This map demonstrates a significant skew toward the Northern hemisphere when it comes to ozone monitoring locations — of the 4,800 measurement points included in this study, 1,470 (30.6%) are in North America, 1,935 (40.3%) are in Europe, 1,239 (25.8%) are in South, Southeast, and East Asia, and only 176 (3.7%) are located in other regions of the world.
(Image source: Fleming et al., 2018)

Globally, ground-level ozone pollution exposure has increased significantly in some countries, while others have experienced a decline when looking at population-weighted average seasonal 8-hour maximum ozone concentrations. Over the course of 2010 to 2019, countries such as Ethiopia and Brazil experienced more than a 20% increase in their level of exposure. These exposure numbers were estimated by the Global Burden of Disease Project by the Institute for Health Metrics and Evaluation, which incorporates a variety of factors affecting pollution exposure at a small scale.
(Image source: State of Global Air)

In the United States, although ground-level ozone is regulated as a criteria pollutant, there are still many locations classified as nonattainment areas that have excessive ozone concentrations. For example, in Los Angeles — a city known for its frequent smog — at least 80 unhealthy ozone days were noted every year from 2000 to 2018, with this number sometimes rising to more than 100 days for the year.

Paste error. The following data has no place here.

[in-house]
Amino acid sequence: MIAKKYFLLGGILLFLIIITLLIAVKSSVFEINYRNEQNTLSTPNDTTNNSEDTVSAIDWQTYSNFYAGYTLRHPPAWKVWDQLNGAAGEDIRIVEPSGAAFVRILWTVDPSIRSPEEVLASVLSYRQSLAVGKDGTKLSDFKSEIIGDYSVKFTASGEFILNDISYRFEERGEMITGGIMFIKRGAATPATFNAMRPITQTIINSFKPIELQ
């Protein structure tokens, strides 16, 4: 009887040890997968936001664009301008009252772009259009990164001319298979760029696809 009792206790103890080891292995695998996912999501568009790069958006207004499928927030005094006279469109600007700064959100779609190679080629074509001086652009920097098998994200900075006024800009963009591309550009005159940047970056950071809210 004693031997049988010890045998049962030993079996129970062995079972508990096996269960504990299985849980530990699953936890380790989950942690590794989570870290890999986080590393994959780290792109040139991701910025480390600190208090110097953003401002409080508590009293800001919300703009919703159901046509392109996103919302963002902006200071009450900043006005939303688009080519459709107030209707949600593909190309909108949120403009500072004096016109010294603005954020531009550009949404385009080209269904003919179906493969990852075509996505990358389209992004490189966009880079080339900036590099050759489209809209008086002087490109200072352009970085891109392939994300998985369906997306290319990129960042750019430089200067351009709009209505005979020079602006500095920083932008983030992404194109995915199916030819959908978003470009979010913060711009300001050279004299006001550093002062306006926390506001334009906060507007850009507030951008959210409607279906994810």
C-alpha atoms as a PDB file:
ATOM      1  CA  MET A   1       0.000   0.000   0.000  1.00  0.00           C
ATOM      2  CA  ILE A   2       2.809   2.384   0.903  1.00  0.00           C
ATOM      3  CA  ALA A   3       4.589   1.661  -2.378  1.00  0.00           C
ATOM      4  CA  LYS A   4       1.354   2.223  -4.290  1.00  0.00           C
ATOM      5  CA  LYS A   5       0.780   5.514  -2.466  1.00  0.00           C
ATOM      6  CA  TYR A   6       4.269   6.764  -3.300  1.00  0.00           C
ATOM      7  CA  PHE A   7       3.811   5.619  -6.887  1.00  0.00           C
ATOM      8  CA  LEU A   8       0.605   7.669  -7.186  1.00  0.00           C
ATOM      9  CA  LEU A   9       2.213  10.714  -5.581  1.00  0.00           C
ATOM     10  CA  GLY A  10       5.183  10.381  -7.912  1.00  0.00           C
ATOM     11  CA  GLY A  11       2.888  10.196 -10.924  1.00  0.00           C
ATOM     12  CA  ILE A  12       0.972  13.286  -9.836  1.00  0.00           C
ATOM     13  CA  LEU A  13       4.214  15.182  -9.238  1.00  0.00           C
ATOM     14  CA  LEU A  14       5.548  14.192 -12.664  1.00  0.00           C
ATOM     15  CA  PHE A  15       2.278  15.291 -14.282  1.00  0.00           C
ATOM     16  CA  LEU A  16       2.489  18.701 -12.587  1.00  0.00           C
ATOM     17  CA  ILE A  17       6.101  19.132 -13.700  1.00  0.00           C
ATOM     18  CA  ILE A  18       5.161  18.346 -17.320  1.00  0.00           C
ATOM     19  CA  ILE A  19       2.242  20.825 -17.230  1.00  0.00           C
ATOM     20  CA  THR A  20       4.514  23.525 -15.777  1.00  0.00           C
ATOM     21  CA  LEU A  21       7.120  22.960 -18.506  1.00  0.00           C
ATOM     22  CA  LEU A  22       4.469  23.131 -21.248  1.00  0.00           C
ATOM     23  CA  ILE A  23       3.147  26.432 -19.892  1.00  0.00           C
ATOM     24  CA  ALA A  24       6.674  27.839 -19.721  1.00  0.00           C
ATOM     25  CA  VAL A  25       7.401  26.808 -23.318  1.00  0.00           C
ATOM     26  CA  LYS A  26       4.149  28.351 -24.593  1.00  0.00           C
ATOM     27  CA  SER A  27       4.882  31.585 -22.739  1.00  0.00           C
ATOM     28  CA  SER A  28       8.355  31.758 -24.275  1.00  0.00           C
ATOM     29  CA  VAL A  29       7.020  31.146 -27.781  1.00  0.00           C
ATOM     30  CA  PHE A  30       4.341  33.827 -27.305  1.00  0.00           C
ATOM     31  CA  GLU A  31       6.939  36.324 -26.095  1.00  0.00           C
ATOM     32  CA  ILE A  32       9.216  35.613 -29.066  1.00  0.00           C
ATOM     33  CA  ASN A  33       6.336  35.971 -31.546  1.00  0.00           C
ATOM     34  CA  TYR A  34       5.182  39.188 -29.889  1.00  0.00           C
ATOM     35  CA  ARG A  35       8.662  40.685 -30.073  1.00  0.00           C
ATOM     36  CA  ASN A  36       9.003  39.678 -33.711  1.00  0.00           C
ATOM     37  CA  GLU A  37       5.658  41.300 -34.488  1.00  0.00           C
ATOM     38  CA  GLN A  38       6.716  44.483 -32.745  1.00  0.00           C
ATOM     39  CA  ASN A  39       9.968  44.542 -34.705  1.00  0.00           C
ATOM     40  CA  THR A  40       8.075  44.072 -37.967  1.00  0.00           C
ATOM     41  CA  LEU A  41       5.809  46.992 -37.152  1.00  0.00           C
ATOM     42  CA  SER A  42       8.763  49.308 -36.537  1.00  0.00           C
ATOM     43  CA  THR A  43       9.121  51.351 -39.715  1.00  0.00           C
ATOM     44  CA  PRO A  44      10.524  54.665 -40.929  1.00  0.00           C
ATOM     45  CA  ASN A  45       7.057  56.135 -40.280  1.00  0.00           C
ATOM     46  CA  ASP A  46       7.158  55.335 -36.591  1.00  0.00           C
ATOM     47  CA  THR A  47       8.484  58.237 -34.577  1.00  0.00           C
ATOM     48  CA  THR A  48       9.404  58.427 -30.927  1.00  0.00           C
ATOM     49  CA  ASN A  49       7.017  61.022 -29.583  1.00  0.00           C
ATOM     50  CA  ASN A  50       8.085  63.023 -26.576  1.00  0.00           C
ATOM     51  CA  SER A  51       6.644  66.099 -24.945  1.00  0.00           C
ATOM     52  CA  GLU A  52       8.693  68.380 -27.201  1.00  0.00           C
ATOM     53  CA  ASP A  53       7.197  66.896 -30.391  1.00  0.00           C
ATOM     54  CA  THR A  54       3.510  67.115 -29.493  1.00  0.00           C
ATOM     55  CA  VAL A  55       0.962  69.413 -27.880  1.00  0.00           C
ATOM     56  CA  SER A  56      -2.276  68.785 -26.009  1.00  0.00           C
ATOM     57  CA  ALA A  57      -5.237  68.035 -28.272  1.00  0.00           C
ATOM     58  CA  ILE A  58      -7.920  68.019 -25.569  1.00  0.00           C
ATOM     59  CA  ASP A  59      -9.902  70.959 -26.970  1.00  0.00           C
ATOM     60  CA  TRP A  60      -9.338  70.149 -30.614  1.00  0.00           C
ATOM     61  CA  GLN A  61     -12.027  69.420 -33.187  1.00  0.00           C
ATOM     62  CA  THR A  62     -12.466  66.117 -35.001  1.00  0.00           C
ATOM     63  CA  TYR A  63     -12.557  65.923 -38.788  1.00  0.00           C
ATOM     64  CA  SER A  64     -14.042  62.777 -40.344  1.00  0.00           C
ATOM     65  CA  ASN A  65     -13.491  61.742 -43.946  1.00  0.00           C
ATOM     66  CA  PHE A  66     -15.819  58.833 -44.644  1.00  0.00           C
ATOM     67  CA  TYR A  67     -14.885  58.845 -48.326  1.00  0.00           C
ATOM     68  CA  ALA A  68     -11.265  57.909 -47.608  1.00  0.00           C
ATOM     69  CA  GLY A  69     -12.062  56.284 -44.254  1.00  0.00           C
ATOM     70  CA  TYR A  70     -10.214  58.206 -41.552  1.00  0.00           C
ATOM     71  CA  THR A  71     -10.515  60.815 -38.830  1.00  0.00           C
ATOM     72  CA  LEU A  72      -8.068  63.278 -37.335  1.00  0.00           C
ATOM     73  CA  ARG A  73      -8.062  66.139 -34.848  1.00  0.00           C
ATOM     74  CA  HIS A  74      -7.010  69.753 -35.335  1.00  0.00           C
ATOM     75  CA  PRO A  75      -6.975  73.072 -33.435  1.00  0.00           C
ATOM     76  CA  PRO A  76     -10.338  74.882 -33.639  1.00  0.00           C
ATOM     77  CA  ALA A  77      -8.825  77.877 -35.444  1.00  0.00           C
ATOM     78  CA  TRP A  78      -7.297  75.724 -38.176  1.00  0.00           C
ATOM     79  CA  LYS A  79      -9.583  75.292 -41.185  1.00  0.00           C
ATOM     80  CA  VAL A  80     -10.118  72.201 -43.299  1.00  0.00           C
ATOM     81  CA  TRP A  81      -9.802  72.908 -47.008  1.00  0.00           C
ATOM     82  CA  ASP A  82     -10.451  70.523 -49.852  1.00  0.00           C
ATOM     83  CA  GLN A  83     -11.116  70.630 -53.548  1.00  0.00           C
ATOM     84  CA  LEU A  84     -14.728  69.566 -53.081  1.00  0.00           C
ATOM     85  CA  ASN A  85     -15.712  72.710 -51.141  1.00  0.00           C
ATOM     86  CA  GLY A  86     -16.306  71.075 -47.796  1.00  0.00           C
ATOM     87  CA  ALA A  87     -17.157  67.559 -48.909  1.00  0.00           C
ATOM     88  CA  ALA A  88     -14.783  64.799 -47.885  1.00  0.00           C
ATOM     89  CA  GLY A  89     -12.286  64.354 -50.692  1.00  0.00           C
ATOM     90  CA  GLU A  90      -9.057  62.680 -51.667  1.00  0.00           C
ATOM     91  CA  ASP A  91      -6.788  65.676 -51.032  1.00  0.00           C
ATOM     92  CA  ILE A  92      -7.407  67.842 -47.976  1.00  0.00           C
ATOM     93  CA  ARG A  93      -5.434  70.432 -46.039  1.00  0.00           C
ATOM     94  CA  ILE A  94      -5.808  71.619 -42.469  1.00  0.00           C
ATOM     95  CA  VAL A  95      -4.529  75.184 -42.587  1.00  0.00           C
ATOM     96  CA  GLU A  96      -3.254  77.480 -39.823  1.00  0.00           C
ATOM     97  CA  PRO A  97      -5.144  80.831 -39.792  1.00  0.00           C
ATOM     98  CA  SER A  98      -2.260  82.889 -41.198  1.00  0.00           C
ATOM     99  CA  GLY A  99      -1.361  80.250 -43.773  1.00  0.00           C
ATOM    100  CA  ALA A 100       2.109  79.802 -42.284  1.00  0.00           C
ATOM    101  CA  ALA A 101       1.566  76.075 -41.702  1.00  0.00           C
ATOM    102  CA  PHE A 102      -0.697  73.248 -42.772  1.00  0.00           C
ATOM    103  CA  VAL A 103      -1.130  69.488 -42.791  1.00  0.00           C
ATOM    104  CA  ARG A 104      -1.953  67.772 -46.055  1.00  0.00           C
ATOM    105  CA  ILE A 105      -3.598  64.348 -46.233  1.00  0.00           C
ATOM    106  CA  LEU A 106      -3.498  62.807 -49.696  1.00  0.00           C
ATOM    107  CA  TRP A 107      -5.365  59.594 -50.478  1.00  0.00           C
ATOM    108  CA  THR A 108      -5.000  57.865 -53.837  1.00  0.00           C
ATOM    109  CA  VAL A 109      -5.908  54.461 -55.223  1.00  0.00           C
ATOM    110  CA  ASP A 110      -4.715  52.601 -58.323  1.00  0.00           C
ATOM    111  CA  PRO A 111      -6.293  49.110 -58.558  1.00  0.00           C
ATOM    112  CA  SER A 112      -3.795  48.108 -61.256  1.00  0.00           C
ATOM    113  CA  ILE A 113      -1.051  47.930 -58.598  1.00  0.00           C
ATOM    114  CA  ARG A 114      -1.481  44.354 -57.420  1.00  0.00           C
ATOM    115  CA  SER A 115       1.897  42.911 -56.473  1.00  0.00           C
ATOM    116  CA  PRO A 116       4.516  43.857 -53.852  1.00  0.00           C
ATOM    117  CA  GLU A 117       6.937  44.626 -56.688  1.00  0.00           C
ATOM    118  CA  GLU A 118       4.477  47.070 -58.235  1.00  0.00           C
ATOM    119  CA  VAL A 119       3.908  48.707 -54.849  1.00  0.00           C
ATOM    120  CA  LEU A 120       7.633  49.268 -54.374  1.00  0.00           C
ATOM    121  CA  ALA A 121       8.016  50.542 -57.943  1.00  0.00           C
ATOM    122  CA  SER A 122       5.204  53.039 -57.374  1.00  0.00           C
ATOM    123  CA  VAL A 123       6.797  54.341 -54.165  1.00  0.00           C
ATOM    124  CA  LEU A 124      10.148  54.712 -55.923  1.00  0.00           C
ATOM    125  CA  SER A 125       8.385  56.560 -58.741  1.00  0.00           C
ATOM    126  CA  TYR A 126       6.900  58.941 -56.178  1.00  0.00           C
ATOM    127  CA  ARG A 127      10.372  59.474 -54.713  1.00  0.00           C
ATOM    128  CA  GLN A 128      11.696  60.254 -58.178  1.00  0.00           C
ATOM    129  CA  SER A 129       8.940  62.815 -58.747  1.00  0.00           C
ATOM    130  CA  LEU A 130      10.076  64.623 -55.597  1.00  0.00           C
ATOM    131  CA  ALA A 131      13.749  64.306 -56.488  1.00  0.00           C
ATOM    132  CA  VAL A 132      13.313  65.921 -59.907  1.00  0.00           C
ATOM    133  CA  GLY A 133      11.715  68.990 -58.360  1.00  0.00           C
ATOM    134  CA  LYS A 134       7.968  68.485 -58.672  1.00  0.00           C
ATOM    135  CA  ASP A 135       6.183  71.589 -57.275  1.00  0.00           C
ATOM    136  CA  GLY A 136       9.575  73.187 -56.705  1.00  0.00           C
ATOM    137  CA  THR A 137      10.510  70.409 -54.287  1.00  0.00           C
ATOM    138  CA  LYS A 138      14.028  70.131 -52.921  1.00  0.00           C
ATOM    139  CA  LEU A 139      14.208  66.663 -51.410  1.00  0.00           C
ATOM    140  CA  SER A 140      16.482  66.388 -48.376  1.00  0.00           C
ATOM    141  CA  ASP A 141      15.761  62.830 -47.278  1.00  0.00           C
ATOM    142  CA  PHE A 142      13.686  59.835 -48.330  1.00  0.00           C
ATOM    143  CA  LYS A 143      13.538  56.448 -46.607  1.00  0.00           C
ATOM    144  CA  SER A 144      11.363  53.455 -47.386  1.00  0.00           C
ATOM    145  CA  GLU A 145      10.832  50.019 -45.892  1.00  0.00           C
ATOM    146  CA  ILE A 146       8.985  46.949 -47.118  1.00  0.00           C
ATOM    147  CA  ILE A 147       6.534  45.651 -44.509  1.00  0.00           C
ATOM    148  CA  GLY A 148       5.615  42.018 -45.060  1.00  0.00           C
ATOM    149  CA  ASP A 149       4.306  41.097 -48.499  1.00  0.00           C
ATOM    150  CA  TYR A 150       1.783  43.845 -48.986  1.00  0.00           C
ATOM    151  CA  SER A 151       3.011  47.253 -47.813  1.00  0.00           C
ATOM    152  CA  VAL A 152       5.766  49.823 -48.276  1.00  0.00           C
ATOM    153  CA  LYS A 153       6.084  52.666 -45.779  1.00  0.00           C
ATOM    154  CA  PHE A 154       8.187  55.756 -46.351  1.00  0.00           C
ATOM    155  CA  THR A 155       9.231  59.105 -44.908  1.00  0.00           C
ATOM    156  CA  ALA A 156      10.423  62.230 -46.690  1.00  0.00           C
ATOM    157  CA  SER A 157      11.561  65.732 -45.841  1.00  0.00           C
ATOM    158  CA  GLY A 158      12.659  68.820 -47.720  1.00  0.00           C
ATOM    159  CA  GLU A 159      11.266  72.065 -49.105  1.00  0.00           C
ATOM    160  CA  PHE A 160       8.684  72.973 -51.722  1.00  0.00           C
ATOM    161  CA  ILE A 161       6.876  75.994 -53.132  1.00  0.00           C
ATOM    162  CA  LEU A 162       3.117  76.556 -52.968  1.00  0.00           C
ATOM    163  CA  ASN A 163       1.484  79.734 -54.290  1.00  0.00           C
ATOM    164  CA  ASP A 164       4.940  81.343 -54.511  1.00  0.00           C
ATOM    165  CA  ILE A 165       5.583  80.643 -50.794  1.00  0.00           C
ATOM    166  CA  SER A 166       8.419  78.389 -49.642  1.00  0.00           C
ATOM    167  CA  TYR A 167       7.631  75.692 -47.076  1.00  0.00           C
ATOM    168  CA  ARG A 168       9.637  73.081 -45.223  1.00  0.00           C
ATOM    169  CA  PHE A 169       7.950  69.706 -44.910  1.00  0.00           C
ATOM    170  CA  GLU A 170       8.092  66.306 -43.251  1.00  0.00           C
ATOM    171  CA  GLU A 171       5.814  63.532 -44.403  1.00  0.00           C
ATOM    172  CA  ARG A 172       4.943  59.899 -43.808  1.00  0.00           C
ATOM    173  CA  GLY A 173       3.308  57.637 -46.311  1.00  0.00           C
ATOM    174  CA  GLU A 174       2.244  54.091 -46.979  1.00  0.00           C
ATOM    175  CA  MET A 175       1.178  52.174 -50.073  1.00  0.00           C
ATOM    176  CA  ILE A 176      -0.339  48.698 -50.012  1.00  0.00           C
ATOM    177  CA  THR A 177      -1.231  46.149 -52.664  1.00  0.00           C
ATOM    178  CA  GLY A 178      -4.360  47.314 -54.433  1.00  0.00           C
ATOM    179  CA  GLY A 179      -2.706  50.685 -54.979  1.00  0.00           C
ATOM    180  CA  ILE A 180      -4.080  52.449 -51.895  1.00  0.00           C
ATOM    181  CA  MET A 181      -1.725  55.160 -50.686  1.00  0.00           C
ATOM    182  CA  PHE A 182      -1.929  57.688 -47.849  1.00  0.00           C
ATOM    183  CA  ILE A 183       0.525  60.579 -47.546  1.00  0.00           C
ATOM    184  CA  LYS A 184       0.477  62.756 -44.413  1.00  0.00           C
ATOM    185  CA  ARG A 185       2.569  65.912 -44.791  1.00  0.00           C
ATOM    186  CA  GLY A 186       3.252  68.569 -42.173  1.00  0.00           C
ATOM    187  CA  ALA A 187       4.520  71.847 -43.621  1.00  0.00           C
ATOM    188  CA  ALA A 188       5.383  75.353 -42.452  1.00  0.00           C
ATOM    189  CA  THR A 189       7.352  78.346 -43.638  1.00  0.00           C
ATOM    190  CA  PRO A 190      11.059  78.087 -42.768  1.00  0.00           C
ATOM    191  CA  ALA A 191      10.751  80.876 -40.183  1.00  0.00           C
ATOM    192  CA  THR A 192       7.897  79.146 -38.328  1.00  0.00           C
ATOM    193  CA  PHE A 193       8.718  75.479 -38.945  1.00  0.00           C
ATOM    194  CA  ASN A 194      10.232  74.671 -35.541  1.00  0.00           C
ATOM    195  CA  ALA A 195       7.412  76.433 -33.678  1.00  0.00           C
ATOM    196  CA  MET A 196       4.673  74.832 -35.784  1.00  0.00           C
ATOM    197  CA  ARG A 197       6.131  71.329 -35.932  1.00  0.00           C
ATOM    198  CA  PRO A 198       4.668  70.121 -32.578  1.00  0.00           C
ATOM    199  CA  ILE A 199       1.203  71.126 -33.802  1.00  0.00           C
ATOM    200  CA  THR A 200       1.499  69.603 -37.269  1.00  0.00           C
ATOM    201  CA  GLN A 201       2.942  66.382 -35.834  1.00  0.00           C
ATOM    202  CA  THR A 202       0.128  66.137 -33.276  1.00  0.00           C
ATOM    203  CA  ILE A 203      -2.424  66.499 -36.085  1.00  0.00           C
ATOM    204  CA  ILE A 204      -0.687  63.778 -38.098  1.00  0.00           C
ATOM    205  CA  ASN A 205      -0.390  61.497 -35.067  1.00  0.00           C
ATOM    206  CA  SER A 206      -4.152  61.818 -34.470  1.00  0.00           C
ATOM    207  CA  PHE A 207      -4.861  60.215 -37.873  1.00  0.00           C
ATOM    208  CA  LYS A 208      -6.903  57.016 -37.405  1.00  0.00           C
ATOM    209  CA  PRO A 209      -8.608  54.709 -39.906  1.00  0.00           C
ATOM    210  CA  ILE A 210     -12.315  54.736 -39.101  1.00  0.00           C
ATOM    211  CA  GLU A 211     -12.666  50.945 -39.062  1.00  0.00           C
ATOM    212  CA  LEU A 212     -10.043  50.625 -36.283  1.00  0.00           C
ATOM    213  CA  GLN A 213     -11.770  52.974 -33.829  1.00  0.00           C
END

In 2019, 24 European countries, 19 of which were European Union Member States, exceeded the ground-level ozone standard of 120 µg/m3, and all European countries exceeded the 2005 World Health Organization benchmark of 100 µg/m3 for an 8-hour mean.

Concentrations of O3 in 2019 in relation to the EU target value

As of 2019, 29% of the reporting stations in the European Union exceeded the EU ground-level ozone pollution maximum level of 120 µg/m3, while 97% of reporting stations reported levels that exceed the World Health Organization’s recommended maximum level of 100 µg/m3. The highest levels of ground-level ozone tend to be found in southern Europe in the spring and summer due to meteorological conditions, such as high levels of sunlight, which favor increased ozone production.
(Image source: European Environmental Agency)

According to the European Environment Agency Technical Report entitled “Assessment of ground-level ozone in EEA member countries, with a focus on long-term trends”, the European Union has experienced a steady decline in precursor pollutants to ozone, particularly nitrous oxides and volatile organic compounds, especially those coming from anthropogenic sources — yet the vast majority of European countries are still not meeting EU standards for ozone. 

Air quality monitoring in Africa is currently sparse, with only seven of 54 countries having real-time air pollution monitors. Ground-level ozone monitoring is especially absent, with research reporting that there are only a few active and passive monitoring sites present in the southern Africa region. Despite growing concern about the health impacts of ground-level ozone, the pollutant is often left out of air quality monitoring in low- and middle-income countries across Africa.

In Asia, many countries continue to deal with the impacts of high air pollution. China and India, in particular, have seen ozone concentrations in major cities increase in recent years. With the combined presence of other air pollutants at high levels — fine particulate matter being a major one — this region continues to see the negative health and environmental impacts of high pollution environments.